Since it’s Valentine’s Day I might as well spend some time expressing thanks for my one true love – good data.
I spend an exorbitant amount time compiling data. And I often feel very grateful to live in a country where data is transparent and abundant. And oh boy is it abundant. While there are numerous private data sources some of the very best data sources come from the US government. Consider just a few of the resources here that compile regularly updated data:
- FRED – arguably the best data source in any industry in any country.
- Bureau of Economic Analysis (BEA) – National Income and Produce Accounts.
- Federal Reserve – The Z1 is among the most comprehensive accounting documents in the global economy.
- Bureau of Labor Statistics (BLS) – 250,000+ data series on unemployment and price series.
I use most of these public resources every day. They are incredible resources that I am very grateful for.
I bring this up because it’s becoming increasingly common to question the validity of the data and the sources. And while I think a healthy dose of government skepticism is healthy I often find myself analyzing these datasets and wondering “as imperfect as this might be, who does it better?” For instance, we’ve seen private alternative CPI websites crop up over time, but the MIT Billion Prices Project almost exactly confirmed the BLS CPI data and the conspiracy theory style sites like Chapwood Index and Shadow Stats contain flaws that are so basic that you know they’re wrong. Inflation is always the primary target of conspiracy talks, but inflation is an incredibly difficult thing to measure. I’ve spent countless hours critiquing BLS data on prices and while it’s easy to poke holes in the CPI it’s also the most comprehensive, transparent and thorough inflation indicator in the world. Again, who does it better?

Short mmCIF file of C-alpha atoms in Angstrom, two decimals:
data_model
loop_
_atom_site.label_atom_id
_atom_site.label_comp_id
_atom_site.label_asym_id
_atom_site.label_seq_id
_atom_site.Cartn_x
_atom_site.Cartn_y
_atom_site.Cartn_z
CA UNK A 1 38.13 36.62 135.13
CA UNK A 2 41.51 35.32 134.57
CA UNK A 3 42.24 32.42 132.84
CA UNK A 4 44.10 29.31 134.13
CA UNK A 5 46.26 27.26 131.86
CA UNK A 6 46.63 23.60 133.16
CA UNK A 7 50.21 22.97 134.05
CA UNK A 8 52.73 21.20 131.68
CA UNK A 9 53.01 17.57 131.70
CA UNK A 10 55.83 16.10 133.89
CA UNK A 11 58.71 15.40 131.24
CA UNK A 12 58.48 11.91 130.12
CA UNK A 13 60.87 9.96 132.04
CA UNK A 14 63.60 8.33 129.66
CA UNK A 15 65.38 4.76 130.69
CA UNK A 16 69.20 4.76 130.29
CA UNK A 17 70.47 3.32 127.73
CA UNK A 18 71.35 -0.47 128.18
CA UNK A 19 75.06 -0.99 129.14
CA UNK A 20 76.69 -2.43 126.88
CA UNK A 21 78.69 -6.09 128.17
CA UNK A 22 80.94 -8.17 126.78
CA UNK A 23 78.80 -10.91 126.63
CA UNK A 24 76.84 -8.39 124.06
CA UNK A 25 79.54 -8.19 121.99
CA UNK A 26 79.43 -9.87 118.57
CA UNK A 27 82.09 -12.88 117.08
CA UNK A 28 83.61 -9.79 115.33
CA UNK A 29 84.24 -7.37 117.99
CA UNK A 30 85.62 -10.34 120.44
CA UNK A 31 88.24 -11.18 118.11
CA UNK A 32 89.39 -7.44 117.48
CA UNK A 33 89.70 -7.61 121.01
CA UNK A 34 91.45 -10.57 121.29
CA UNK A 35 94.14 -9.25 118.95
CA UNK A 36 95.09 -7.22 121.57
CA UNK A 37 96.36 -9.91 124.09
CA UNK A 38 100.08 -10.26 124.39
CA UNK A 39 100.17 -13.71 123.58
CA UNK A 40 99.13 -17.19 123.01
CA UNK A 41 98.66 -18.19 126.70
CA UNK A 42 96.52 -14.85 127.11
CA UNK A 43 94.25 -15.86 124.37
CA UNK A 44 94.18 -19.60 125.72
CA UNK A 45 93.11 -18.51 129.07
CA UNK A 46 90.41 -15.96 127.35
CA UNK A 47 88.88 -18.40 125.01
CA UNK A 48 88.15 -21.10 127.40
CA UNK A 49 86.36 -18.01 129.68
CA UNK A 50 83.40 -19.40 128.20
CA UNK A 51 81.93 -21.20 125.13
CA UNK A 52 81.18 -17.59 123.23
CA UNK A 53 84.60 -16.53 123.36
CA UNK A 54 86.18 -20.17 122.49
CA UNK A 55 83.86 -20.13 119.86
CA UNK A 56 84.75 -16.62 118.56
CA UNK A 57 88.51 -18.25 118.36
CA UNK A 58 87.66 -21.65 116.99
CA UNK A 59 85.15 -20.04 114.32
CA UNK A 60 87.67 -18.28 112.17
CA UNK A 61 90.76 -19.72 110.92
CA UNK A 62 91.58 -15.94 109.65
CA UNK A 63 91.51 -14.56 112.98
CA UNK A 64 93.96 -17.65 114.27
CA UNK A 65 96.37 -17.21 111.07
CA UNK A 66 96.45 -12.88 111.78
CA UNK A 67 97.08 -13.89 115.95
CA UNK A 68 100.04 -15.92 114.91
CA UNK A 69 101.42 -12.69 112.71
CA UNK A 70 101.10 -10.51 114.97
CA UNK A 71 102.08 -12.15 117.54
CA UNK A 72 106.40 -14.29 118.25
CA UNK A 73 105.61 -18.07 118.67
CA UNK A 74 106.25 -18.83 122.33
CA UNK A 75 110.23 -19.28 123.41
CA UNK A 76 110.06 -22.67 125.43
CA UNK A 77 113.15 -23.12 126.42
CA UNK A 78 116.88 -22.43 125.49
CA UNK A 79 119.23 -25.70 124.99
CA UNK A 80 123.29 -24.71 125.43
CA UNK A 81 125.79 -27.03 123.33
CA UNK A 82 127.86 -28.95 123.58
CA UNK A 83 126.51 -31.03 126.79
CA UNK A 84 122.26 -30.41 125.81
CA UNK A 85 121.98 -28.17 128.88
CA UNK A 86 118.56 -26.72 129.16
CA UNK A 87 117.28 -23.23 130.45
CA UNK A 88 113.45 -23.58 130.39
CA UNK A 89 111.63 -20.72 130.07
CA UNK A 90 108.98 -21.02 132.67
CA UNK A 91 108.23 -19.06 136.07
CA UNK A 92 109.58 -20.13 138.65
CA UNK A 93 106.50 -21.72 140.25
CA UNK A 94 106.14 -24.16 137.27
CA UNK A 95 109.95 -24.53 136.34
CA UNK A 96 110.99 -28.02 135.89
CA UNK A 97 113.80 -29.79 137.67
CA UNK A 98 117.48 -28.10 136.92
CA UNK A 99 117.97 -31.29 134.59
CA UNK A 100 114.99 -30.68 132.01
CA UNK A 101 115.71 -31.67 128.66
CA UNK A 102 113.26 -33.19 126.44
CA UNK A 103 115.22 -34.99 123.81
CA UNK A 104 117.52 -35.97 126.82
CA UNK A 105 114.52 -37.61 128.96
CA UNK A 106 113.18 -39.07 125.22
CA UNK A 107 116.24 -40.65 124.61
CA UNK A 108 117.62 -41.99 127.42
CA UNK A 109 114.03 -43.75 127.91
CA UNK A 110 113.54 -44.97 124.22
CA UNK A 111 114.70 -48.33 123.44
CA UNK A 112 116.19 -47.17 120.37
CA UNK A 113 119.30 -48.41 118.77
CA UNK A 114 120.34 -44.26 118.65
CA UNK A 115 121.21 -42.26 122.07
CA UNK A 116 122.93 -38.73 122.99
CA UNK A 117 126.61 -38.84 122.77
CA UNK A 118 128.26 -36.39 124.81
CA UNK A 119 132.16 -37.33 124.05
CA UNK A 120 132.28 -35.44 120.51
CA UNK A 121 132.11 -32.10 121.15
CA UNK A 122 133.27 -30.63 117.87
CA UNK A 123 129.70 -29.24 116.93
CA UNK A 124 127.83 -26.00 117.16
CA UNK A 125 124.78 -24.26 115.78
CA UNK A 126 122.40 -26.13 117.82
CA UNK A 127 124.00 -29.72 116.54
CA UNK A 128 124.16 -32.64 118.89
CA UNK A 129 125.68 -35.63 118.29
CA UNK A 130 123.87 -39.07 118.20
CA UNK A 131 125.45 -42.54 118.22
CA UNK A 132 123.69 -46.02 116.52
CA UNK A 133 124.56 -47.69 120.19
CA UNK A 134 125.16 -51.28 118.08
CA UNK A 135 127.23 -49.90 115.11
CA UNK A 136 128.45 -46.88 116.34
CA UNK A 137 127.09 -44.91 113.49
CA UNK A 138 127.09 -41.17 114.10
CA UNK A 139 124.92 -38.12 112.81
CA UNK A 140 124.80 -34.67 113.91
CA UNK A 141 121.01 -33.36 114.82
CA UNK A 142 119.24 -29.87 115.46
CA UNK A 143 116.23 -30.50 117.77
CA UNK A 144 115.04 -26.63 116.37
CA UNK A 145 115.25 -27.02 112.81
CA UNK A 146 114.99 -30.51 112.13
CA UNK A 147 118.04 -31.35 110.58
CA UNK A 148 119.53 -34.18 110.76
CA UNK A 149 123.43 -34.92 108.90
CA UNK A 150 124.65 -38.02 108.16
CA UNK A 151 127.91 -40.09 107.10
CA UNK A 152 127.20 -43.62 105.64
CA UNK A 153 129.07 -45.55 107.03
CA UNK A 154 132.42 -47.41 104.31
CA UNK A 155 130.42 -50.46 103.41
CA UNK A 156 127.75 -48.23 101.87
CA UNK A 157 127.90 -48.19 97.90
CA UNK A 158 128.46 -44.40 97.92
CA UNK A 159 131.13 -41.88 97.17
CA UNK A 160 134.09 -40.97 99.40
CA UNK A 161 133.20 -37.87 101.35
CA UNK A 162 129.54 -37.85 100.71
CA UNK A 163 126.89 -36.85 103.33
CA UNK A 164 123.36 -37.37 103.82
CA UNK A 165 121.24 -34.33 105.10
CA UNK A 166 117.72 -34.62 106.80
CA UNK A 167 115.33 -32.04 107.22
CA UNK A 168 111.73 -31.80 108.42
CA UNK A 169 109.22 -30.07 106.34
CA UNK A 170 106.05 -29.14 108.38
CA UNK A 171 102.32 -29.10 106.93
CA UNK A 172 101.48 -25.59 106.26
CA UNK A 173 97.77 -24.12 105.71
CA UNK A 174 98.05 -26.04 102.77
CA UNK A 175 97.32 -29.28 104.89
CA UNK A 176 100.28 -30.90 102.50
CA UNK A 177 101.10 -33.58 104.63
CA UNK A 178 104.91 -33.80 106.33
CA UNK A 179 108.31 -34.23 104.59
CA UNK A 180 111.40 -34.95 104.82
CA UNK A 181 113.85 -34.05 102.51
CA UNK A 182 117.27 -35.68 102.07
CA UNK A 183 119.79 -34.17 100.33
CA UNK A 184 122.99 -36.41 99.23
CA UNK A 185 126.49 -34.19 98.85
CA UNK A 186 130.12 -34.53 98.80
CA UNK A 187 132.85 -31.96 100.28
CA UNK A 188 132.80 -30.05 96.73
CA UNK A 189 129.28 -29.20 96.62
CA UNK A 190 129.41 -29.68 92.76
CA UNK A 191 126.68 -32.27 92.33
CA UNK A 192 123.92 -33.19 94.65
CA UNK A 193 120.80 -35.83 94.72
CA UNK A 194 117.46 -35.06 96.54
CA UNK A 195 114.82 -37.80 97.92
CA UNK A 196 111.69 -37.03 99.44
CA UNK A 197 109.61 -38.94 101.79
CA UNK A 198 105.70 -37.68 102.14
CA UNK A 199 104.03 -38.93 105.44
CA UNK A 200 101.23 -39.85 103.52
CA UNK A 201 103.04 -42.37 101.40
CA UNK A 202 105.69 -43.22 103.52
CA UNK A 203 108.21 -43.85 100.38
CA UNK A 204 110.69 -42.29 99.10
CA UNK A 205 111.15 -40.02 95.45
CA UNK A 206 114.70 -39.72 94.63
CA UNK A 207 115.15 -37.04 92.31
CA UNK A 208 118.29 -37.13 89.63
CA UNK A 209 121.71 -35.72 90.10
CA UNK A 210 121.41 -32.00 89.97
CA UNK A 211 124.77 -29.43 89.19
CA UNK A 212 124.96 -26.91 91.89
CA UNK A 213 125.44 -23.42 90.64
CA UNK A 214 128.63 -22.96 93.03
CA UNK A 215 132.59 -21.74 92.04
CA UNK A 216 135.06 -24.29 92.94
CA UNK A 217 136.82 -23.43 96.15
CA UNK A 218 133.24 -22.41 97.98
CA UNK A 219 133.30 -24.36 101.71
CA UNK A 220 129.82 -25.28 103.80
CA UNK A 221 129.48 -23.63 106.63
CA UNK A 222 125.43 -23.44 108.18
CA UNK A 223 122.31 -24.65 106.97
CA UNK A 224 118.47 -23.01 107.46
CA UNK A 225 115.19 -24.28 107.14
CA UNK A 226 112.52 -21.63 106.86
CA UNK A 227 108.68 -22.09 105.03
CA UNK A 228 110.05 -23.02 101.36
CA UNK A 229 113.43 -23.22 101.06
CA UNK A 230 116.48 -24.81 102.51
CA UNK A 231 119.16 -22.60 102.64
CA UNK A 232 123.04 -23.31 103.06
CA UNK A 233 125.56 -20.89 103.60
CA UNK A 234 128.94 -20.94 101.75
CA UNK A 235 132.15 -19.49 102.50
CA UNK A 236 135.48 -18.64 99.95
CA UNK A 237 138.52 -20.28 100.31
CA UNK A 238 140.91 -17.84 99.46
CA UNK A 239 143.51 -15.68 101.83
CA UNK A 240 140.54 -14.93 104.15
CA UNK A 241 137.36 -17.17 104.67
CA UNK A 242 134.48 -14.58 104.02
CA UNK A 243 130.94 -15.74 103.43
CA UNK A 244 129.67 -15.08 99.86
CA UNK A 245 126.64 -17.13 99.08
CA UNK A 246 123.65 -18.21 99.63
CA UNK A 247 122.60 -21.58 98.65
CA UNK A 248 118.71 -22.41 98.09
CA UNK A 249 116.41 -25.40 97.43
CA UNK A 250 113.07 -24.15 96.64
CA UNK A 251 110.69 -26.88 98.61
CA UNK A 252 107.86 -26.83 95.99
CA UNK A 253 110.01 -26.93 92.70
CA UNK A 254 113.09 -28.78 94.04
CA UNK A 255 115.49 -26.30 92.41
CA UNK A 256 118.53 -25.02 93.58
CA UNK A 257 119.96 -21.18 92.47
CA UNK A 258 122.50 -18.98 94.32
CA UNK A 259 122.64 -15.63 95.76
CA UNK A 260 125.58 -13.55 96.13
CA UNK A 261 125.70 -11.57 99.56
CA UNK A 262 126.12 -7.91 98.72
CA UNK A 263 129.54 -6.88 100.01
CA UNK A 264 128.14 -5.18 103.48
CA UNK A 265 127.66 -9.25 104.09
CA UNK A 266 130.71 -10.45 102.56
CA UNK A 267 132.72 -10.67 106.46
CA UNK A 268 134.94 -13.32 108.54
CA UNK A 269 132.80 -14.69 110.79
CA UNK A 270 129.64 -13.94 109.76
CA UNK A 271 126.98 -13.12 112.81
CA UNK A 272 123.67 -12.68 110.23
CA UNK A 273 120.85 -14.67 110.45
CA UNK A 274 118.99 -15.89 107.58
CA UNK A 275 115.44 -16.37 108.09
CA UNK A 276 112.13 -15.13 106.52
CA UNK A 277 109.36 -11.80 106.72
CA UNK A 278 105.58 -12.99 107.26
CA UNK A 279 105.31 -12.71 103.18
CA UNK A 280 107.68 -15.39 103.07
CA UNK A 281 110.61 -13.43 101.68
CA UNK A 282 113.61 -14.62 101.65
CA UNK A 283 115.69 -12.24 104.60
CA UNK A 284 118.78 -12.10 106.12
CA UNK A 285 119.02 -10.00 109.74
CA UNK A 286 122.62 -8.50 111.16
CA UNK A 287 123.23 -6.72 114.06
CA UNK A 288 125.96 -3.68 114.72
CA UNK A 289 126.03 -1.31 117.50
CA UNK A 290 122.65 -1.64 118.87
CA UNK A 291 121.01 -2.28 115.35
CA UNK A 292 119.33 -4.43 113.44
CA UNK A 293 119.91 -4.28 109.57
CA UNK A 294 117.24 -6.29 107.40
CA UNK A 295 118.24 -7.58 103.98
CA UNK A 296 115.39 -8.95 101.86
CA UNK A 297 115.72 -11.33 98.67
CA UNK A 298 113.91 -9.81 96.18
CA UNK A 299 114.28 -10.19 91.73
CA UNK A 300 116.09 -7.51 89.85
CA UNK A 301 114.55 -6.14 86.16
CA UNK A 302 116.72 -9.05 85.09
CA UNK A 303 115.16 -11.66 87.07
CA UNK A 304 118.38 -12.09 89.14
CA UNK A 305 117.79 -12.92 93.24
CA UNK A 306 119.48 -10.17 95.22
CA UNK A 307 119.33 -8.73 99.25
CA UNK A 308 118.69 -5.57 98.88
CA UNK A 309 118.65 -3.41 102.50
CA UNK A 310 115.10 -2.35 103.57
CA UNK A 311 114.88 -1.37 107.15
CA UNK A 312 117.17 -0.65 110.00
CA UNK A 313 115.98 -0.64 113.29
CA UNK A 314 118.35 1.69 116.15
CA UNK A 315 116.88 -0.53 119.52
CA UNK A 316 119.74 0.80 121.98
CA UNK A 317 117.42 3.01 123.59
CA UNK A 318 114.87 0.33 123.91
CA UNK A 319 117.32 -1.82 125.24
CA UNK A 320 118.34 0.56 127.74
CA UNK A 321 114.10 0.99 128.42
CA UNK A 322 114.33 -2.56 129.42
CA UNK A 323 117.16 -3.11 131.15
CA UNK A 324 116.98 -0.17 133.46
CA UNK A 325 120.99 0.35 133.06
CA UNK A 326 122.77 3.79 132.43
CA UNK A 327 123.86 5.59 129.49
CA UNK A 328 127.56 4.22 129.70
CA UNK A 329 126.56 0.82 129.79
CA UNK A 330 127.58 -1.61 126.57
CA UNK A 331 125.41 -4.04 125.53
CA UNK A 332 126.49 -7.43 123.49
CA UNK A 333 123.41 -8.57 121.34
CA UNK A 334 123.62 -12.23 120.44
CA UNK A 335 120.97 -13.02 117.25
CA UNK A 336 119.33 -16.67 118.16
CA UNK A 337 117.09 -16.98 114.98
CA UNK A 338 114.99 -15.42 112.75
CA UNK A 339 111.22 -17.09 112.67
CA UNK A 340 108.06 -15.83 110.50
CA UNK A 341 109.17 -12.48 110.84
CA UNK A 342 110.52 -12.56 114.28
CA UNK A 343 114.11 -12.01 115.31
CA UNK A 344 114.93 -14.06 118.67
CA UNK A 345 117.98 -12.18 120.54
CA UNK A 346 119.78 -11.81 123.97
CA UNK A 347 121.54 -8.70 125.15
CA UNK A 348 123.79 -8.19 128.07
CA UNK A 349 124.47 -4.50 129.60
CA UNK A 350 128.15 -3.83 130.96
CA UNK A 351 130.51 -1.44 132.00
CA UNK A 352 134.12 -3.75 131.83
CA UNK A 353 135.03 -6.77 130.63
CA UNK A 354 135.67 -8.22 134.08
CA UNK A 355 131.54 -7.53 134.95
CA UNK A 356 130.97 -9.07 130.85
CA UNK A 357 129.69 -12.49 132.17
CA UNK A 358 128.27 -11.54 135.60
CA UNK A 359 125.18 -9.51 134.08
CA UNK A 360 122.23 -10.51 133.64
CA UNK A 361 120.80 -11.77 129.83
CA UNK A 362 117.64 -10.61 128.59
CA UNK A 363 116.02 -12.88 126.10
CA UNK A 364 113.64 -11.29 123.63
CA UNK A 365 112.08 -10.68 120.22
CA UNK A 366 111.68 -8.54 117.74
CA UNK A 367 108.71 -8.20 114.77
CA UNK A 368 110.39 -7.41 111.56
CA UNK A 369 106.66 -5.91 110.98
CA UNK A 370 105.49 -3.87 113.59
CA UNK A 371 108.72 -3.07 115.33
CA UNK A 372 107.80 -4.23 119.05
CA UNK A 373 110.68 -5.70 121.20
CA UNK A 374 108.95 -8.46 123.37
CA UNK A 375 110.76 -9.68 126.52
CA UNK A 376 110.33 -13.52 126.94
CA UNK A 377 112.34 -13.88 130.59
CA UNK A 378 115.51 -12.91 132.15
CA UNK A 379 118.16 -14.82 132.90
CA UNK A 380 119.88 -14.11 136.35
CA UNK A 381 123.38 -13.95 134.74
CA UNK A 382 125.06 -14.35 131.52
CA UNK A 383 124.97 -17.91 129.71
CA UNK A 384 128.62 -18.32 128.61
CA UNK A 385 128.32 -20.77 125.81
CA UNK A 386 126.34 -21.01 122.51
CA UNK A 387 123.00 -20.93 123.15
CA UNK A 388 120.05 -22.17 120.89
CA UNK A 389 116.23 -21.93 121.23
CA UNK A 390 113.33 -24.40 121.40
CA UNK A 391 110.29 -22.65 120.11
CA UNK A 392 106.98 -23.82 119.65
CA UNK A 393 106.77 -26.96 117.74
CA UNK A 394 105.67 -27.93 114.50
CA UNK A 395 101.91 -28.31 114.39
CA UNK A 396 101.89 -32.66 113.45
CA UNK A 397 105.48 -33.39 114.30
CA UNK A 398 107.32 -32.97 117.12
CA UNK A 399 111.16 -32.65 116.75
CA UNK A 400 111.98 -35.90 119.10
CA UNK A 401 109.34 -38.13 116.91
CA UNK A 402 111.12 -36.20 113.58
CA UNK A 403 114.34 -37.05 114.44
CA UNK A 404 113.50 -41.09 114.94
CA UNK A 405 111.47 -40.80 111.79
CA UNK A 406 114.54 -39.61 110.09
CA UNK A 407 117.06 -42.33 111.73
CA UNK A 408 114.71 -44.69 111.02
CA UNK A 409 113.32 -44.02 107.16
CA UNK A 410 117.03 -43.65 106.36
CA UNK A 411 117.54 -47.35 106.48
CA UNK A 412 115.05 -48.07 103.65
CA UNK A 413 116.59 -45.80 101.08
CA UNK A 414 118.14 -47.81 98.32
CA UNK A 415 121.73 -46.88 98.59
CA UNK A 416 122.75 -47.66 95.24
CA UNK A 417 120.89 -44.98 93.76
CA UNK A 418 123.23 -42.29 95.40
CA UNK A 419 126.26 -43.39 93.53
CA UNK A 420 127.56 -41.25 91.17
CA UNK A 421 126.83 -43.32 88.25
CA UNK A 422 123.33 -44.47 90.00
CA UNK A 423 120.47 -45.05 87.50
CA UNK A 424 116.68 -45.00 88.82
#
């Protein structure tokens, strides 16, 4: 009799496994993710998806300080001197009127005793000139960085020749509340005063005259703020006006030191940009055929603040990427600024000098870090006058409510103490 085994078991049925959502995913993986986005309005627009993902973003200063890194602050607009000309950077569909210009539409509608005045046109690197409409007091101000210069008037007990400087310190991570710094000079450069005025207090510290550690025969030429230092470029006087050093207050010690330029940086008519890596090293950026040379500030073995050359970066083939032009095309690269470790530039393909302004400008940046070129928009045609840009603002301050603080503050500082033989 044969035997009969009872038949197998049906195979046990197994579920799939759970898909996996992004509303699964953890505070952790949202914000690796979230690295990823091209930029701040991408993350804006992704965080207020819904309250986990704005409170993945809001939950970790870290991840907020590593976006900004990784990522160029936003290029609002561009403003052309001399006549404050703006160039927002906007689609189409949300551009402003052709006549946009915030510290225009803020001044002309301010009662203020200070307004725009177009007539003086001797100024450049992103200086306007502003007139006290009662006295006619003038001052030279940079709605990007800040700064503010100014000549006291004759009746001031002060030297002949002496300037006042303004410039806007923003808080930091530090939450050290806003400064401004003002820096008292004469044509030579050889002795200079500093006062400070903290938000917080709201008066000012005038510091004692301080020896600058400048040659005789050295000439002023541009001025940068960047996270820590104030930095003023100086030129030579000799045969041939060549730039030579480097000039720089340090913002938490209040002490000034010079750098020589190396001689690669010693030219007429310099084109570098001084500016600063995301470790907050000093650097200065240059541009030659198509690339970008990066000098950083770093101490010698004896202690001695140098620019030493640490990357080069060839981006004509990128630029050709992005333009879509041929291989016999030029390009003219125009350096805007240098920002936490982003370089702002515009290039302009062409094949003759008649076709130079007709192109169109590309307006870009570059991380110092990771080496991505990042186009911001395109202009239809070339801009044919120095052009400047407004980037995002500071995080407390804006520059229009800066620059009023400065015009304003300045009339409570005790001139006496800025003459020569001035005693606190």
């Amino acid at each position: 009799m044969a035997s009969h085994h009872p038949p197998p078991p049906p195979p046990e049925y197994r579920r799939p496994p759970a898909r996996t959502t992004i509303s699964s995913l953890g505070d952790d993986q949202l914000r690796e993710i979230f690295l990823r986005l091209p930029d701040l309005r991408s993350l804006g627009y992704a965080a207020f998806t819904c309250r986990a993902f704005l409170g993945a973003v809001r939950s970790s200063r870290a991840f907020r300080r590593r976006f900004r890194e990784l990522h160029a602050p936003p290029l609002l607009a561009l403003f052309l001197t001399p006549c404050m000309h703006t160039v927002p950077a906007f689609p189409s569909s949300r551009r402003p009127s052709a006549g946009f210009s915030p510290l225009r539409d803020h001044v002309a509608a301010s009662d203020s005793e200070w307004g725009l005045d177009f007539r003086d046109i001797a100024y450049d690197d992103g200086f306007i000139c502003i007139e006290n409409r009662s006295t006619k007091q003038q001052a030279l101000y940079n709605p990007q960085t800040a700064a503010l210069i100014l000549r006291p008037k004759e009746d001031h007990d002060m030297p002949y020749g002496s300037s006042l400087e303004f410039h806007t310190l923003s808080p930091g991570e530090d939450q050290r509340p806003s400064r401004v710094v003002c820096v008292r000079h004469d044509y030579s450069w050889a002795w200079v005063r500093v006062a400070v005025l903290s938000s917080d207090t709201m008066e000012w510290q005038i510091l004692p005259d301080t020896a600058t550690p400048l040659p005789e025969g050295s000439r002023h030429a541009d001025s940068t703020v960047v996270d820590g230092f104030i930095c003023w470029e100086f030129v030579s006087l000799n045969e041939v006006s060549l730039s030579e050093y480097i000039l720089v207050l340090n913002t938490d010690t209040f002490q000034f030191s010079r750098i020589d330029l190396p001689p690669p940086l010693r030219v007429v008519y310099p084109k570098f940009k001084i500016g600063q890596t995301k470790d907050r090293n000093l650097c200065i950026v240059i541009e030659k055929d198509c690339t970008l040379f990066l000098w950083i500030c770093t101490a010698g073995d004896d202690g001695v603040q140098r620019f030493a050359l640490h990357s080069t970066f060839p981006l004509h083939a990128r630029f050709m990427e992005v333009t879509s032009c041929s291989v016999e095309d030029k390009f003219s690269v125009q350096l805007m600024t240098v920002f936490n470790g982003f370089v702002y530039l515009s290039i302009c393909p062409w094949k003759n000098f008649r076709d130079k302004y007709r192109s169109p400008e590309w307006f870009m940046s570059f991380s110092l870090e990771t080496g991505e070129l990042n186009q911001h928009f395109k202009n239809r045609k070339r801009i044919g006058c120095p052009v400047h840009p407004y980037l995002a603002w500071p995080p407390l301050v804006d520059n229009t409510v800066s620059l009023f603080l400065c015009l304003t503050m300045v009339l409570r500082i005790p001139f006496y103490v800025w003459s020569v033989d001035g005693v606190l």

But here’s another thing – have you ever tried sourcing data in other countries? For example, the ECB’s website is disorganized and difficult to navigate. The data is nowhere near as comprehensive as something like FRED. Or go search for valid Chinese economic data for a few hours. Good luck finding anything recent or valid.
Anyhow, I am not here to claim that US economic data is perfect. But I for one am very grateful for the fact that we have incredibly transparent and broad sources from which to analyze economic data. So all you good people at the BLS, FRED and other agencies who work hard to put this all together – thank you and keep up the good work.